I need some interpretations of Poe's "Fairy-Land.

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What is the meaning of "Fairy-Land" by Edgar Allen Poe?

-- Anonymous, October 29, 2002


Literary roots:Nearly a parody of a large poem of Thomas Moore's that he criticized with biting humor. Poe's own poem however, mixes playful beauty with the absurd, an "archness" or high humor on a a theme of pure fantasy. That is Poe's own description "A Few Words About Brainard". These articles may be found I believe at www.eapoe.org.

One of Moore's faults, according to Poe, was the serious use of wildly inappropriate similes. Referred to in "Fairyland: "Like almost anything/Or a yellow albatross." Most of his critics and publishers treated it in the same good humor, praising its charm("exqiuisite nonsense").

So besides humor ans self parody what is the poem? Sets it in a misty dimness which ironically is harder to see for the weepy eyes of the "we". Getting close to Lewis Carroll already though some distance and complicity with the reader appears in the use of the "we" instead of the "I". The moon(s) is even more fantadstically wild in the typical Poe usage of drowning out the star.

More humor "One more filmy than the rest/(A kind which upon trial,/They have found to be the best. This moon drapes film over everything like a vast tent. Deep in the passion of sleep, is a theme from "The Sleeper". Then upon awaking the moon is discarded as in an ancient theory of the moon being destroyed each night and remade("extravagant') Lucretius ":De Rerum natura".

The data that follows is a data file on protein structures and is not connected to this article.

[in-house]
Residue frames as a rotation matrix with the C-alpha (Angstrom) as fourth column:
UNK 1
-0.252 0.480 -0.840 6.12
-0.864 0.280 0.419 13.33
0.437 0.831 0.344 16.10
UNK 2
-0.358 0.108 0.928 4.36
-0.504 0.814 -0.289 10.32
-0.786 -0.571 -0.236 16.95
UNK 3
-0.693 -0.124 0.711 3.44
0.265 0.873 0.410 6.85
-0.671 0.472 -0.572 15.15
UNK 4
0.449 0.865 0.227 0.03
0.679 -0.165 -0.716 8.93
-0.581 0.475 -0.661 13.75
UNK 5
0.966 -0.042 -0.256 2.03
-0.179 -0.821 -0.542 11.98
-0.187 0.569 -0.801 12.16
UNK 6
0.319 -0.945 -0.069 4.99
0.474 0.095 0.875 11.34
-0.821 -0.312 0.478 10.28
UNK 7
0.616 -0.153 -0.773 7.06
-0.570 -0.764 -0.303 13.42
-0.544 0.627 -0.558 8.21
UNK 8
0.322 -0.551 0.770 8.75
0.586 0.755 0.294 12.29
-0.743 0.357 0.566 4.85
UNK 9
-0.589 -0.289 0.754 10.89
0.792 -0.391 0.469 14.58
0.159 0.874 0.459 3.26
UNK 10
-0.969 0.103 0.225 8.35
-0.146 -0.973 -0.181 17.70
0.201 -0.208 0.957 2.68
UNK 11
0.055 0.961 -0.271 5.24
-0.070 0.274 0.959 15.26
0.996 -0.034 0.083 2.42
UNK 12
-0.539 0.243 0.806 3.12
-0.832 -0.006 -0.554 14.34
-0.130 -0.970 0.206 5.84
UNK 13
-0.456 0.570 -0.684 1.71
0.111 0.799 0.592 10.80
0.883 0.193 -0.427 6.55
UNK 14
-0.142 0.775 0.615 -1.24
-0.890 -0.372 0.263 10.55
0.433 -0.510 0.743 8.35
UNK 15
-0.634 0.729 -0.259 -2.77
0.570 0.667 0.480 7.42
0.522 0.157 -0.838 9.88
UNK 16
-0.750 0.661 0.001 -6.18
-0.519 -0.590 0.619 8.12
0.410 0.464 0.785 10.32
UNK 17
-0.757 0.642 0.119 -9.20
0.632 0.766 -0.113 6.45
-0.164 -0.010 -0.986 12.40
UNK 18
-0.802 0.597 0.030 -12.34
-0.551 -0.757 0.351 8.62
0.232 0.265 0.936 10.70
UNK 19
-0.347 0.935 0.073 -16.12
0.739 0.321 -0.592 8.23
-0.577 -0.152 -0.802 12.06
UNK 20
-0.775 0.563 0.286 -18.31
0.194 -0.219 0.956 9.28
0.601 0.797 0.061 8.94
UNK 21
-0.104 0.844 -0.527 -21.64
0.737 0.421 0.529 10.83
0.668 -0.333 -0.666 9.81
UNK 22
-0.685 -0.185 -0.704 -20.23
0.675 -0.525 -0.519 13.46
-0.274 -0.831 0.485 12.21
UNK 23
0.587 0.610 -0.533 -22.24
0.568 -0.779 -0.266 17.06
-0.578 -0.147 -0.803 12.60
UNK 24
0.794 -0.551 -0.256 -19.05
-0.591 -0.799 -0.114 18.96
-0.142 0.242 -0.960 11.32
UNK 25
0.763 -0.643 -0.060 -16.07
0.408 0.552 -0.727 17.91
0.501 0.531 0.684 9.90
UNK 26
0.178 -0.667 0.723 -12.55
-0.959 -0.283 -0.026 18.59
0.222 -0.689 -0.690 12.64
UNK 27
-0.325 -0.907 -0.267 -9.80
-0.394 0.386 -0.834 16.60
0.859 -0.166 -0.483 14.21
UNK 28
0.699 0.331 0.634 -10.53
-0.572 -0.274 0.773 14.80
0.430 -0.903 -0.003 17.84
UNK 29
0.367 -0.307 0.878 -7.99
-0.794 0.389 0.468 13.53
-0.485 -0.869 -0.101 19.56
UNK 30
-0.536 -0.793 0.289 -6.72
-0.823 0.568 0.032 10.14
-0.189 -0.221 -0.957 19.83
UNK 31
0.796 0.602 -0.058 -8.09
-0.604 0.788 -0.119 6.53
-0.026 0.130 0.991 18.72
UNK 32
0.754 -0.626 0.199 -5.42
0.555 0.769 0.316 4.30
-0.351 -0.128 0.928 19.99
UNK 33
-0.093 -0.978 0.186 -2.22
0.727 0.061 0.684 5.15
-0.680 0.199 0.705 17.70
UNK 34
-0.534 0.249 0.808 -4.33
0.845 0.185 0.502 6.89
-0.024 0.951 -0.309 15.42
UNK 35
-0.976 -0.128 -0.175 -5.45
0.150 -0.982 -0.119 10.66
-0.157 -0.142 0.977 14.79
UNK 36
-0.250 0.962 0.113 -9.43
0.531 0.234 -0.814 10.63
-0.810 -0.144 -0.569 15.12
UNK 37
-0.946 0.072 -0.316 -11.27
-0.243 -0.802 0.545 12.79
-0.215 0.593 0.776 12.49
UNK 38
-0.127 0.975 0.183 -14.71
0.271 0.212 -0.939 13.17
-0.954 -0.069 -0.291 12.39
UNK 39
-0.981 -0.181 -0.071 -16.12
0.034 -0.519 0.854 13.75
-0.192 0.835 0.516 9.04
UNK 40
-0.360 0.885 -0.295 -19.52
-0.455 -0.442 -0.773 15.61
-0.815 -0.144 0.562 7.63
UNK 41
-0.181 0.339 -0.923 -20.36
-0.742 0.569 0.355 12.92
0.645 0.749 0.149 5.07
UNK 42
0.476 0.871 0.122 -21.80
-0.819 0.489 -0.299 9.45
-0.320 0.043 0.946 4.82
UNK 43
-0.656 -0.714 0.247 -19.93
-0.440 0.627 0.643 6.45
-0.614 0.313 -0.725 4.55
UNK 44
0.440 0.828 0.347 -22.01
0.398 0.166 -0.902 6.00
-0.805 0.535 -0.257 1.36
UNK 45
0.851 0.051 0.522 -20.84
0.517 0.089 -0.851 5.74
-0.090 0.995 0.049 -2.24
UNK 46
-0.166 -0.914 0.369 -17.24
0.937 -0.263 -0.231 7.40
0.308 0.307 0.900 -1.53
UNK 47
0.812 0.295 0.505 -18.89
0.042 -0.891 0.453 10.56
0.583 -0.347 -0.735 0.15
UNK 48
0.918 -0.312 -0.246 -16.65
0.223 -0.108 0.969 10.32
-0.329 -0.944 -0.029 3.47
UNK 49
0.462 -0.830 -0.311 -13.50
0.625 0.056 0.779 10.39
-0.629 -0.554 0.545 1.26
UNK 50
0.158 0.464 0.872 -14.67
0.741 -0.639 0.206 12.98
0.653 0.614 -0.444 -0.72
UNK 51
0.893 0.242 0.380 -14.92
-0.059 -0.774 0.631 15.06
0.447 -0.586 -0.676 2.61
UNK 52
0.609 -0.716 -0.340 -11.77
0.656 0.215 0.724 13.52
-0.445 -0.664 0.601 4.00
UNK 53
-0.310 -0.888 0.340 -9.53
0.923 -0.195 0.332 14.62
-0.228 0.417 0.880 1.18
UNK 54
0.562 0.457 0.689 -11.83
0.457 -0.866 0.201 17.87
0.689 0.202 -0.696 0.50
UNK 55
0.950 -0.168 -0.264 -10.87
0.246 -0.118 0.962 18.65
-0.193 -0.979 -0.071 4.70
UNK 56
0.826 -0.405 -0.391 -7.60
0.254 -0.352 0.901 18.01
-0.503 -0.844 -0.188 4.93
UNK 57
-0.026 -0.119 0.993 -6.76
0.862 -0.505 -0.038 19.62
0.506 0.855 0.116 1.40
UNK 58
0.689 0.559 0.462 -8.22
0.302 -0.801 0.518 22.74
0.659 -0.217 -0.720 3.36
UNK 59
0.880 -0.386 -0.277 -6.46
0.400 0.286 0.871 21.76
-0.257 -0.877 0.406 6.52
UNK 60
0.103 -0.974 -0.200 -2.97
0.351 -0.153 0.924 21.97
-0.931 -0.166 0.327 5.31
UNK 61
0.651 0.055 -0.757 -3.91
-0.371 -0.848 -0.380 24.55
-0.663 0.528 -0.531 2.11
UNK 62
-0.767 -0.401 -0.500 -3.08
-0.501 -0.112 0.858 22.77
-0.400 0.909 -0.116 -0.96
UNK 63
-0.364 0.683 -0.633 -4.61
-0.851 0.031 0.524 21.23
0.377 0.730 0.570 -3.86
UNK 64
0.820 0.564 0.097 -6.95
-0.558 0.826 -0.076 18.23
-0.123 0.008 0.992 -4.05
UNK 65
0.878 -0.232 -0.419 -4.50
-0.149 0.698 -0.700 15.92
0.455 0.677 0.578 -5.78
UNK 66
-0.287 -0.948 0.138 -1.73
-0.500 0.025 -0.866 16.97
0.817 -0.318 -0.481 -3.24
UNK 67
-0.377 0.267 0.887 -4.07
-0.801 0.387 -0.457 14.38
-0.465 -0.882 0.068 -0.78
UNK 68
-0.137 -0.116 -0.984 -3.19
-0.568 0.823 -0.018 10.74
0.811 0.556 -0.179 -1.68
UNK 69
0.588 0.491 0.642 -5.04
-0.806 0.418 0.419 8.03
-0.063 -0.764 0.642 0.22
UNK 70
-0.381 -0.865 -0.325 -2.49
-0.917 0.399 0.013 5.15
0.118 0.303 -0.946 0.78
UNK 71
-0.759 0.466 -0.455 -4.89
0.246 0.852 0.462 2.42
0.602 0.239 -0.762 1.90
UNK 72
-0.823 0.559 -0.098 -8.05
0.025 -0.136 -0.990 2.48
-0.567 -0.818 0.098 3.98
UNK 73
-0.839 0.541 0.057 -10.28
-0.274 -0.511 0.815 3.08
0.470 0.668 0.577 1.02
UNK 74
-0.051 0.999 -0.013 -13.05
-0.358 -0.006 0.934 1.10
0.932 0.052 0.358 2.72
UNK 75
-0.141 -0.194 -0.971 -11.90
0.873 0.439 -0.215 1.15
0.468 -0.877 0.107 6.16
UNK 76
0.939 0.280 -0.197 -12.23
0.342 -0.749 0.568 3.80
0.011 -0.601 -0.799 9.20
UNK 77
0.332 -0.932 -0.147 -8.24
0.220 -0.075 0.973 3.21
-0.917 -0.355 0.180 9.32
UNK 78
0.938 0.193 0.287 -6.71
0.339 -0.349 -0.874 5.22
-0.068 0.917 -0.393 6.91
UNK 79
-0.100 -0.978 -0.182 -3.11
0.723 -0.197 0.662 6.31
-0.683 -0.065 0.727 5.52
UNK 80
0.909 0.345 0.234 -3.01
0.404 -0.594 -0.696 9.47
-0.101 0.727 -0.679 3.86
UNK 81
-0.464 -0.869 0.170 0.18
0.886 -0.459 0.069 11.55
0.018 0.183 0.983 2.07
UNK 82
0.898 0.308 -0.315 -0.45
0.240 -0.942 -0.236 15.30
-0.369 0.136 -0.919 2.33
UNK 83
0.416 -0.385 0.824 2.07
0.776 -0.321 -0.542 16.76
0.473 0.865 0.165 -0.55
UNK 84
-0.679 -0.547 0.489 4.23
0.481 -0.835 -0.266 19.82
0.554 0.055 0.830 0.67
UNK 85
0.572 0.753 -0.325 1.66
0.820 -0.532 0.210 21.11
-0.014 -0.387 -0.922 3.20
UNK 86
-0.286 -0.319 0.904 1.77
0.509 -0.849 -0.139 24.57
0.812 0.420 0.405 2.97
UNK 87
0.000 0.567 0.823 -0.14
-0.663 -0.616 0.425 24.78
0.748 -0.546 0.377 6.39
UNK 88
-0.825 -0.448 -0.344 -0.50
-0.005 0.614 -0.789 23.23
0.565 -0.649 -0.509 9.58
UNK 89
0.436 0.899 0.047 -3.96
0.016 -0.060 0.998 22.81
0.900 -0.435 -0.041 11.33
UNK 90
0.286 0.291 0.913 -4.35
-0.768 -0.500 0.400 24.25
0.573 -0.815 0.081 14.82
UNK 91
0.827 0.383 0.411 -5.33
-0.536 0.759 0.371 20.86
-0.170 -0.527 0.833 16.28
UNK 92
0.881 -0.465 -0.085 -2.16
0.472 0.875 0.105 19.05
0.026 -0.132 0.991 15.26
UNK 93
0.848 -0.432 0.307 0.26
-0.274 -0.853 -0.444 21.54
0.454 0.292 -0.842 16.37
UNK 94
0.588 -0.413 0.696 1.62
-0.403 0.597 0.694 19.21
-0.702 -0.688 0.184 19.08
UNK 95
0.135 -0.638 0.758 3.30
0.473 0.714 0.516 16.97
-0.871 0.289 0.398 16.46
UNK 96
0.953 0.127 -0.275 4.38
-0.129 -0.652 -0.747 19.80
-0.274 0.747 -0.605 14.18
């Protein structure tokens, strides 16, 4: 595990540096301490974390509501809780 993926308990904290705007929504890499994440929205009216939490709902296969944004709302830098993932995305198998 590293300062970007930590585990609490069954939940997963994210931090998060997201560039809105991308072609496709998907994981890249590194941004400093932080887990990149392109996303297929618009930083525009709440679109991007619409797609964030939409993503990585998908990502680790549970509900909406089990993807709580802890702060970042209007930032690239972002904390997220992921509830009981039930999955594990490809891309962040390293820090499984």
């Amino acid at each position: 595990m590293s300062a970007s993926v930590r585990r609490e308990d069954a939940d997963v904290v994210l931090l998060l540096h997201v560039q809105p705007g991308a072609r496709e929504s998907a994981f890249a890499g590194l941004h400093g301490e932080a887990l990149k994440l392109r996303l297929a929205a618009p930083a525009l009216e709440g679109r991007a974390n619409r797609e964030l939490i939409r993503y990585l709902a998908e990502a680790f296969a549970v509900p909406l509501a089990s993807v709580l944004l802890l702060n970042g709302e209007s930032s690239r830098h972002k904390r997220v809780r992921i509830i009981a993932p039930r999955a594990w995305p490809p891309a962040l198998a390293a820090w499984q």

The atomized moon and its veil fall upon butterflies and like the poet carry the fairyland beauty back to earth. Butterfly might mean the psyche,the soul. Compare "Midsummer Night Dream" by Shakespeare III,i, 175-176. Comments taken from Thomas Mabbott's "Complete Poems" of Poe. 1969.

So from the extraordinary and ludicrous impossibility a portrait of fancy is created with the feeling of beauty conveyed in fantastic words and delicate music. Not as silly as "The Walrus and the Carpenter" but quite a precursor.

-- Anonymous, October 30, 2002

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